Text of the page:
39. 39. Kurtz S, Narechania A, Stein J, Ware D (2008) A new method to compute K-mer frequencies and its application to annotate large repetitive plant genomes. BMC Genomics 9: 517.
  40. 40. Zhou S, Wei F, Nguyen J, Bechner M, Potamousis K, et al. (2009) A single molecule scaffold of the maize genome. PLoS Genet 5: e711. doi:10.1371/journal.pgen.1000711.
  41. 41. Gore MA, Chia J-M, Elshire RJ, Sun Q, Ersoz ES, et al. (2009) A first generation haplotype map of maize. Science. 326. doi:1126/science.1178534.
  42. 42. Springer N, Ying K, Fu Y, Ji T, Yeh C-T, et al. (2009) Maize inbreds exhibit high levels of CNV and presence/absence differences in genome content. PLoS Genet 5: e734. doi:10.1371/journal.pgen.1000734.
  43. 43. Bennetzen JL, Coleman C, Liu R, Ma J, Ramakrishna W (2004) Consistent over-estimation of gene number in complex plant genomes. Curr Opin Plant Biol 7: 732–736.
  44. 44. Spannagl M, Noubibou O, Haase D, Yang L, Gundlach H, et al. (2007) MIPSPlantsDB–plant database resource for integrative and comparative plant genome research. Nucleic Acids Res 35: D834–840.
  45. 45. Baucom RS, Estill JC, Chaparro C, Upshaw N, Jogi J, et al. (2009) Exceptional Diversity, Non-Random Distribution, and Rapid Evolution of Retroelements in the B73 Maize Genome. PLoS Genet 5: e732. doi:10.1371/journal.pgen.1000732.
  46. 46. Wicker T, Stein N, Albar L, Feuillet C, Schlagenhauf E, et al. (2001) Analysis of a contiguous 211 kb sequence in diploid wheat (Triticum monococcum L.) reveals multiple mechanisms of genome evolution. Plant J 26: 307–316.
  47. 47. Ramakrishna W, Dubcovsky J, Park Y-J, Busso C, Emberton J, et al. (2002) Different types and rates of genome evolution detected by comparative sequence analysis of orthologous segments from four cereal genomes. Genetics 162: 1389–1400.
  48. 48. Rostoks N, Park Y-J, Ramakrishna W, Ma J, Druka A, et al. (2002) Genomic sequencing reveals gene content, genomic organization, and recombination relationships in barley. Functional & Integrative Genomics 2: 51–59.
  49. 49. Wei F, Wing RA, Wise RP (2002) Genome dynamics and evolution of the Mla (powdery mildew) resistance locus in barley. Plant Cell 14: 1903–1917.
  50. 50. Edwards KJ, Veuskens J, Rawles H, Daly A, Bennetzen JL (1996) Characterization of four dispersed repetitive DNA sequences in Zea mays and their use in constructing contiguous DNA fragments using YAC clones. Genome 39: 811–817.
  51. 51. Liu R, Vitte C, Ma J, Mahama AA, Dhliwayo T, et al. (2007) A GeneTrek analysis of the maize genome. Proc Natl Acad Sci USA 104: 11844–11849.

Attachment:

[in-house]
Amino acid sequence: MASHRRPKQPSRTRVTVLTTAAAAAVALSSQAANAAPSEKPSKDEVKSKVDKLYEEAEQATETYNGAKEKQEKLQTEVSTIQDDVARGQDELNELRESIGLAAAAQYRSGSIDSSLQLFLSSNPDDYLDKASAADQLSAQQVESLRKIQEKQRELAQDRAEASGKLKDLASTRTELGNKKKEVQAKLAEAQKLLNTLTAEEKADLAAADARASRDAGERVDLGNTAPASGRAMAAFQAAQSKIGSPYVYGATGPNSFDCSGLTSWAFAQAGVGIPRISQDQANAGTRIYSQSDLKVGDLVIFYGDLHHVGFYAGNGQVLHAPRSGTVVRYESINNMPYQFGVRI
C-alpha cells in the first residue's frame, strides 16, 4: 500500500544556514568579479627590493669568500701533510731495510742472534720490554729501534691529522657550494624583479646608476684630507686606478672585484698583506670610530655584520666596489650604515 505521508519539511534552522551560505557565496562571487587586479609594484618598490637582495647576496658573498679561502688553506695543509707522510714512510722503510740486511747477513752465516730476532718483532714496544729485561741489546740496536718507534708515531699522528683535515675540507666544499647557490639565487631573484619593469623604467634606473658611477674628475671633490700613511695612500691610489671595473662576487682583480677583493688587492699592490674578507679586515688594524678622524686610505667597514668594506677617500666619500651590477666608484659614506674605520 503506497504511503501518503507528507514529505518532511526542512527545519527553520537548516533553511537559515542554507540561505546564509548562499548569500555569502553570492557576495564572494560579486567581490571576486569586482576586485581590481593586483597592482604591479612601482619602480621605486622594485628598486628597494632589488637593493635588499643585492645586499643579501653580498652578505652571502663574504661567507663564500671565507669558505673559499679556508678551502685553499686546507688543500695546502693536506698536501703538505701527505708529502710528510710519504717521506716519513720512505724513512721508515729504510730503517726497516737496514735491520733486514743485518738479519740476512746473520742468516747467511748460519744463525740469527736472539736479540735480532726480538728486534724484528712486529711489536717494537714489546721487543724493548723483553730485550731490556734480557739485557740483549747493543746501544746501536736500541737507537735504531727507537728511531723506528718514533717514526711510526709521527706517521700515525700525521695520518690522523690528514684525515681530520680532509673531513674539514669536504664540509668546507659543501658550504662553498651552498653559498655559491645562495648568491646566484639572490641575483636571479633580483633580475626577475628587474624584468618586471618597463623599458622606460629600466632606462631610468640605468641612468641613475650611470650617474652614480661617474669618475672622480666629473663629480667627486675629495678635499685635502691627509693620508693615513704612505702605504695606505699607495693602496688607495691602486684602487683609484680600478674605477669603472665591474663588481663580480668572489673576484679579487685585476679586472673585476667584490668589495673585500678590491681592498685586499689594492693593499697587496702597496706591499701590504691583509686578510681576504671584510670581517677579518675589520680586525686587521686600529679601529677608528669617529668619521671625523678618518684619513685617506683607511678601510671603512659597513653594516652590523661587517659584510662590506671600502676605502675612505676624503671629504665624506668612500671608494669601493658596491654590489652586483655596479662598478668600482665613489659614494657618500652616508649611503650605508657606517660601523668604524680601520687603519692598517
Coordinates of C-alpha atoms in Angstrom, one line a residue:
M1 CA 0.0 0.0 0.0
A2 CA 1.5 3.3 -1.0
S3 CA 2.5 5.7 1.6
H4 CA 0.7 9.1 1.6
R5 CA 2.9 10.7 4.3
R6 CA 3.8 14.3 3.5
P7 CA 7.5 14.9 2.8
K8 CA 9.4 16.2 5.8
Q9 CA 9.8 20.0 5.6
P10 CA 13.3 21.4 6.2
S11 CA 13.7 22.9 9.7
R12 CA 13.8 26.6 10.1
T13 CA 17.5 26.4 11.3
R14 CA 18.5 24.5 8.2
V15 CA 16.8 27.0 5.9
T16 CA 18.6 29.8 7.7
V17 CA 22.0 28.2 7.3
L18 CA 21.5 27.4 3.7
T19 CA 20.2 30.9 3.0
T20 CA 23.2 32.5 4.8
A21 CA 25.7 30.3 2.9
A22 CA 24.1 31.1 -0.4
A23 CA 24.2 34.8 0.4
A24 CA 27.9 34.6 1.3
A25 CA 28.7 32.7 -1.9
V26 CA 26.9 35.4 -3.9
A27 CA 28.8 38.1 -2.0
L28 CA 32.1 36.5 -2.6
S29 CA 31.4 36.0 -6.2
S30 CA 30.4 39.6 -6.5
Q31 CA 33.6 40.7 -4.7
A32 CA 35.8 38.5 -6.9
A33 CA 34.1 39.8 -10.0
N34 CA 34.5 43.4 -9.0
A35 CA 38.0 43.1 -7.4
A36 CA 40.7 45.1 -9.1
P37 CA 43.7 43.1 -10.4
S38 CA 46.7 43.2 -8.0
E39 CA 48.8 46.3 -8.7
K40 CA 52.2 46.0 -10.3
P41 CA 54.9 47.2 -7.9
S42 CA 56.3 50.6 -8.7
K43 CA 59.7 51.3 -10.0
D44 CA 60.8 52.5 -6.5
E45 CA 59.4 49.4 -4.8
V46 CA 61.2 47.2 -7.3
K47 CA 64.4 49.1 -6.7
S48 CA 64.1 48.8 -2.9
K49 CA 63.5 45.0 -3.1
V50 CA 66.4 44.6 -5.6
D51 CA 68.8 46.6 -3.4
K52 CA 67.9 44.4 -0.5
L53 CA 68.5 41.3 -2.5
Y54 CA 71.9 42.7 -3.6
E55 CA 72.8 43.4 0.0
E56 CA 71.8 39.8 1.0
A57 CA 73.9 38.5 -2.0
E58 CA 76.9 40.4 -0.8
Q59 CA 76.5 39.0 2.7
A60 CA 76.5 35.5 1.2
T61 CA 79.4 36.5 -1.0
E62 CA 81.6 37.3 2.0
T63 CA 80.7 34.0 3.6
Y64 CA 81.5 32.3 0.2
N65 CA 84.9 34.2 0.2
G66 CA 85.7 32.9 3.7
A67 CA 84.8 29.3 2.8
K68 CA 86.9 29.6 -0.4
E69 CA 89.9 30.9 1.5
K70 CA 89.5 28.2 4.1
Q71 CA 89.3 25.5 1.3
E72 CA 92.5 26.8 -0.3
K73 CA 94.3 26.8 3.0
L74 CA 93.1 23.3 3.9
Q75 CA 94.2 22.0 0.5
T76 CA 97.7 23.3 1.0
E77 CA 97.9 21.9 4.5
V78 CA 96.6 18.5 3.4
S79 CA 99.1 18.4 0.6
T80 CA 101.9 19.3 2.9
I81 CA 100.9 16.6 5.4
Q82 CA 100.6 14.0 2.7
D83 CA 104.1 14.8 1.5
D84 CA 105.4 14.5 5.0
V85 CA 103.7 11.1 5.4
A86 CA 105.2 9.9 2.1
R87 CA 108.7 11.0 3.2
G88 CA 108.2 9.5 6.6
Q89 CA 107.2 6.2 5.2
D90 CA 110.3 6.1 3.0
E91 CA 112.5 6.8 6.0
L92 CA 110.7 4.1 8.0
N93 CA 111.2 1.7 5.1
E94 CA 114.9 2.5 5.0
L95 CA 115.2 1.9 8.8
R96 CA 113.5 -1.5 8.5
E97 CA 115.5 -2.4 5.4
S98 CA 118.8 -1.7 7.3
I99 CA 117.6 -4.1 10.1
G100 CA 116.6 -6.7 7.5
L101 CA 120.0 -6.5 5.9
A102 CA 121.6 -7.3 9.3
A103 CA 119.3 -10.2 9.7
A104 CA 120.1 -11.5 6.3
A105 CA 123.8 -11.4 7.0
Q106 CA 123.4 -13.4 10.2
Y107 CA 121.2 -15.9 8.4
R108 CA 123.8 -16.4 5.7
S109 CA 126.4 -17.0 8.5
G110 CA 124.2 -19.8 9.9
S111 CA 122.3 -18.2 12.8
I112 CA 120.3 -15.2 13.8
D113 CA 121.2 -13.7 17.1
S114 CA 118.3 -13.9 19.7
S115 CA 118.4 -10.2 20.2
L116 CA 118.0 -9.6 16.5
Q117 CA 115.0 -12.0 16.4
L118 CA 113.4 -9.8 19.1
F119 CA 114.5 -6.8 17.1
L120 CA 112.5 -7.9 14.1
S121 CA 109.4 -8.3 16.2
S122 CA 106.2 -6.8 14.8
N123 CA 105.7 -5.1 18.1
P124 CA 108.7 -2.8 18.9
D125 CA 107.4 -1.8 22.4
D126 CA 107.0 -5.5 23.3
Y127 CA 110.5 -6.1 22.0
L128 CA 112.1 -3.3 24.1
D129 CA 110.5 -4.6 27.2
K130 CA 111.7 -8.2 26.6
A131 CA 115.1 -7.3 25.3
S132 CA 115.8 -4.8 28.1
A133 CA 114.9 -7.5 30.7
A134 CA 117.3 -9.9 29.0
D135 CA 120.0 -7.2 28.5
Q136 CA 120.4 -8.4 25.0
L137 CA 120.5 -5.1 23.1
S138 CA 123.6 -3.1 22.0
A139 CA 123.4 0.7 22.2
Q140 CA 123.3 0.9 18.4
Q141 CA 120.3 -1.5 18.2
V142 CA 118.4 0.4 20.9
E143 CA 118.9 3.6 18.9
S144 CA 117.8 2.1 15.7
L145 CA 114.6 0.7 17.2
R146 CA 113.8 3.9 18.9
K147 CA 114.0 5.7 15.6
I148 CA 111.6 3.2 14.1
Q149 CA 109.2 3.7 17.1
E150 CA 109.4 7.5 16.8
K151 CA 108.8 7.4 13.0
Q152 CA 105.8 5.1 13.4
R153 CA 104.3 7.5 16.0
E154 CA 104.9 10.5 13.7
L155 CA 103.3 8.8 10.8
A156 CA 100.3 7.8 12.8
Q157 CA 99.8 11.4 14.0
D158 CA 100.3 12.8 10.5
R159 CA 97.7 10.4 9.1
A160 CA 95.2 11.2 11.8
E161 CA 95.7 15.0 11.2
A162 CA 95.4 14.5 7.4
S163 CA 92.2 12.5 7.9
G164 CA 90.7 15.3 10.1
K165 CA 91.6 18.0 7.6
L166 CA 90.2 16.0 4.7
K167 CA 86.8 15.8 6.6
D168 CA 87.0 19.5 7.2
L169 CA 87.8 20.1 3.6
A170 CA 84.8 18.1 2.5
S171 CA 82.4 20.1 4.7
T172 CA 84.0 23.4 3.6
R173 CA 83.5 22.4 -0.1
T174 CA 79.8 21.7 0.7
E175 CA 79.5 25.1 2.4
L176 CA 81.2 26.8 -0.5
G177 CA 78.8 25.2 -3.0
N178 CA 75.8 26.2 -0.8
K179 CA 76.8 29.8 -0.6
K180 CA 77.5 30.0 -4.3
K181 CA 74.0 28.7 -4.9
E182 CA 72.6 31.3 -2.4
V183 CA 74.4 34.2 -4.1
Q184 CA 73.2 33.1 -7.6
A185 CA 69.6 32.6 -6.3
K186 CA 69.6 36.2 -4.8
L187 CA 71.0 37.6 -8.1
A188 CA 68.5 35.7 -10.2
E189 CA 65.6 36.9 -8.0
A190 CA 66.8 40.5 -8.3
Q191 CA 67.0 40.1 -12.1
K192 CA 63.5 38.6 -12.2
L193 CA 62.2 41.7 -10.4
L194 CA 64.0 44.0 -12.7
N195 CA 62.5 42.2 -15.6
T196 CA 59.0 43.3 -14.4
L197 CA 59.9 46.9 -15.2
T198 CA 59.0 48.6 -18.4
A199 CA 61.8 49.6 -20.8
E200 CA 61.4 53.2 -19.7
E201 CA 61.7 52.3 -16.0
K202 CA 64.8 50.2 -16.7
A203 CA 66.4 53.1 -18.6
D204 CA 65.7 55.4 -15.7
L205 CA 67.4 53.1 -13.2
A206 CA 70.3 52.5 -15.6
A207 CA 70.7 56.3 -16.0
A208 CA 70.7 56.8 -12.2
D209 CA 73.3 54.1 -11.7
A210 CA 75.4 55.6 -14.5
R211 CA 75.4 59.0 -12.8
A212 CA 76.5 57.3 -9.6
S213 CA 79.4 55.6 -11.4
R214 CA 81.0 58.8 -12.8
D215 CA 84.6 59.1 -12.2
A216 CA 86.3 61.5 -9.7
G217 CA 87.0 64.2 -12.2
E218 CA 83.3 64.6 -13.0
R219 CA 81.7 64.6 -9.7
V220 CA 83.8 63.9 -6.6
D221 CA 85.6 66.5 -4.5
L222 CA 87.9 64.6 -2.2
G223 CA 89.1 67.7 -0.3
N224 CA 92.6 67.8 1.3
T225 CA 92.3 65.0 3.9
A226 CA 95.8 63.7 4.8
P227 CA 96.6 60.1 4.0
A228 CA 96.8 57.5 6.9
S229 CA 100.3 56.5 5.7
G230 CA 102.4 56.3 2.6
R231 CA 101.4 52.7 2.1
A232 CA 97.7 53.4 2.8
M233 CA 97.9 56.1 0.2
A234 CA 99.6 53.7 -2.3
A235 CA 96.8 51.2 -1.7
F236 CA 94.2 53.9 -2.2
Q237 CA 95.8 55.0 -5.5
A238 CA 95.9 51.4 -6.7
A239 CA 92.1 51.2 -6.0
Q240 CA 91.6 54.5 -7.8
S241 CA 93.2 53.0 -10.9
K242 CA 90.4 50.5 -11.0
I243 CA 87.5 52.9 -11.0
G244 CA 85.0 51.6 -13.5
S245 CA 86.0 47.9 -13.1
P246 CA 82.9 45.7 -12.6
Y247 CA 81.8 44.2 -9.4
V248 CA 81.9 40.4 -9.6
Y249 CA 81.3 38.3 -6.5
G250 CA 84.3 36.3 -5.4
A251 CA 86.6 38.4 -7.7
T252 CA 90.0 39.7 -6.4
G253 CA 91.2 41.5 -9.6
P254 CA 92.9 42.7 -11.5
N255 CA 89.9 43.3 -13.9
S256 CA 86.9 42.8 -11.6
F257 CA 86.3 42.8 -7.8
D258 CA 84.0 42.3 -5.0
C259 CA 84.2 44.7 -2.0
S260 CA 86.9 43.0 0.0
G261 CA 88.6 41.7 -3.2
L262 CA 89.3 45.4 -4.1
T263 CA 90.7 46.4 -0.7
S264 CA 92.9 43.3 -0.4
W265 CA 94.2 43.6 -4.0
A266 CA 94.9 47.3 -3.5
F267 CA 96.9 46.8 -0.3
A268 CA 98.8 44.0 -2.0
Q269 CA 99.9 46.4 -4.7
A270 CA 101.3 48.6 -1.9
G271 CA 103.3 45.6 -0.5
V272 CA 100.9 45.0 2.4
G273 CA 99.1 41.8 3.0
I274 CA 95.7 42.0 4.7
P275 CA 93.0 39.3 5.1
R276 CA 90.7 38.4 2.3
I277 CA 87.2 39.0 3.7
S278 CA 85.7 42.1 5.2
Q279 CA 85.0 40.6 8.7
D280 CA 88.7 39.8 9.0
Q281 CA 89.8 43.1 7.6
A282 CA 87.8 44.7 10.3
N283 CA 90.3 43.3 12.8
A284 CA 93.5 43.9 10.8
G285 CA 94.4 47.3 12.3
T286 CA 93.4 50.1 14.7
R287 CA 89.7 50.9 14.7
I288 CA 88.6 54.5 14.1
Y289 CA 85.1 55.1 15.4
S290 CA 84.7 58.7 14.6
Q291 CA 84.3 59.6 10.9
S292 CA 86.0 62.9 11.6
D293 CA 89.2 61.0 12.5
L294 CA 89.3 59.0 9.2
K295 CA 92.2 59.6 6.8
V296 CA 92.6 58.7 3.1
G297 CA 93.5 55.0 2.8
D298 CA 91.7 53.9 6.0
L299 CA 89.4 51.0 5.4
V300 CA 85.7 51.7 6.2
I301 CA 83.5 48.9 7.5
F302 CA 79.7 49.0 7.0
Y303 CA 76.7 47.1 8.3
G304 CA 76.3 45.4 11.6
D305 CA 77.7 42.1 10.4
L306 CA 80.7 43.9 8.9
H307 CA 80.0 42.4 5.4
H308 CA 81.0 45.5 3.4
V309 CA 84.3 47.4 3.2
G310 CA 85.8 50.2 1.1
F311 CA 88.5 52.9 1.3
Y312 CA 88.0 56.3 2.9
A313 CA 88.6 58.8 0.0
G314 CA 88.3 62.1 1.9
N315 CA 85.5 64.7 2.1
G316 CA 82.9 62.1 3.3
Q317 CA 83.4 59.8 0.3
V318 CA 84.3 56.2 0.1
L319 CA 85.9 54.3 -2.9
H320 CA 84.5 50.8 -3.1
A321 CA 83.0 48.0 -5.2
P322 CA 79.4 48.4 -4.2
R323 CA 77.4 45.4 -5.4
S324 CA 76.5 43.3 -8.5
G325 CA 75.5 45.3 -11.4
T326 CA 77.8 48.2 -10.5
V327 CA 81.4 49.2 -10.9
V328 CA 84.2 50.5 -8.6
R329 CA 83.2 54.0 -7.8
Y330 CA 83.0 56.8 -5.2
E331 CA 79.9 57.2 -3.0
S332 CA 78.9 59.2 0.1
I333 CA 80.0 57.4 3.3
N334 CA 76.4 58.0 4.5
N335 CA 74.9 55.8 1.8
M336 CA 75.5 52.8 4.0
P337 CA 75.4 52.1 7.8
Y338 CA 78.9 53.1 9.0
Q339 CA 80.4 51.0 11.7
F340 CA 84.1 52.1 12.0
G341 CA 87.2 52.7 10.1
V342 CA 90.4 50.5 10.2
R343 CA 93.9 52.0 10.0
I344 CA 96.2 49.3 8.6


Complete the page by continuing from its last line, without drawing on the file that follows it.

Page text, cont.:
52. 52. Gao X, Hou Y, Ebina H, Levin HL, Voytas DF (2008) Chromodomains direct integration of retrotransposons to heterochromatin. Genome Res 18: 359–369.
  53. 53. Malik HS, Eickbush TH (1999) Modular Evolution of the Integrase Domain in the Ty3/Gypsy Class of LTR Retrotransposons. J Virol 73: 5186–5190.
  54. 54. Fu H, Zheng Z, Dooner HK (2002) Recombination rates between adjacent genic and retrotransposon regions in maize vary by 2 orders of magnitude. Proc Natl Acad Sci USA 99: 1082–1087.
  55. 55. Yao H, Zhou Q, Li J, Smith H, Yandeau M, et al. (2002) Molecular characterization of meiotic recombination across the 140-kb multigenic a1-sh2 interval of maize. Proc Natl Acad Sci USA 99: 6157–6162.
  56. 56. Jiang N, Bao Z, Zhang X, Eddy SR, Wessler SR (2004) Pack-MULE transposable elements mediate gene evolution in plants. Nature 431: 569–573.
  57. 57. Jin YK, Bennetzen JL (1994) Integration and Nonrandom Mutation of a Plasma Membrane Proton ATPase Gene Fragment within the Bs1 Retroelement of Maize. Plant Cell 6: 1177–1186.
  58. 58. Takahashi S, Inagaki Y, Satoh H, Hoshino A, Iida S (1999) Capture of a genomic HMG domain sequence by the En/Spm-related transposable element Tpn1 in the Japanese morning glory. Molecular and General Genetics 261: 447–451.
  59. 59. Li Q, Li L, Dai JR, Li JS, Yan JB (2009) Identification and characterization of CACTA transposable elements capturing gene fragments in maize. Chinese Science Bulletin 54: 642–651.
  60. 60. Zabala G, Vodkin LO (2005) The wp mutation of Glycine max carries a gene-fragment-rich transposon of the CACTA superfamily. Plant Cell 17: 2619–2632.
  61. 61. Gilbert W (1978) Why genes in pieces? Nature 271: 501.
  62. 62. Volff JN (2006) Turning junk into gold: domestication of transposable elements and the creation of new genes in eukaryotes. BioEssays 28: 913–922.
  63. 63. Slotkin RK, Martienssen R (2007) Transposable elements and the epigenetic regulation of the genome. Nat Rev Genet 8: 272–285.
  64. 64. Jia Y, Lisch D, Ohtsu K, Scanlon M, Nettleton D, et al. (2009) Loss of RNA-dependent RNA Polymerase 2 (RDR2) function causes widespread and unexpected changes in the expression of transposons and genes in maize shoot apical meristems. PLoS Genet 5: e737. doi:10.1371/journal.pgen.1000737.
  65. 65. Allen E, Xie ZX, Gustafson AM, Sung GH, Spatafora JW, et al. (2004) Evolution of microRNA genes by inverted duplication of target gene sequences in Arabidopsis thaliana. Nat Genet 36: 1282–1290.
  66. 66. Curwen V, Eyras E, Andrews TD, Clarke L, Mongin E, et al. (2004) The Ensembl Automatic Gene Annotation System. Genome Res 14: 942–950.
  67. 67. Liang C, Mao L, Ware D, Stein L (2009) Evidence-based gene predictions in plant genomes. Genome Res 19: 1912–1923.
  68. 68. Alexandrov N, Brover V, Freidin S, Troukhan M, Tatarinova T, et al. (2009) Insights into corn genes derived from large-scale cDNA sequencing. Plant Mol Biol 69: 179–194.
  69. 69. Bruggmann R, Bharti AK, Gundlach H, Lai J, Young S, et al. (2006) Uneven chromosome contraction and expansion in the maize genome. Genome Res 16: 1241–1251.
  70. 70. Haberer G, Young S, Bharti AK, Gundlach H, Raymond C, et al. (2005) Structure and architecture of the maize genome. Plant Physiol 139: 1612–1624.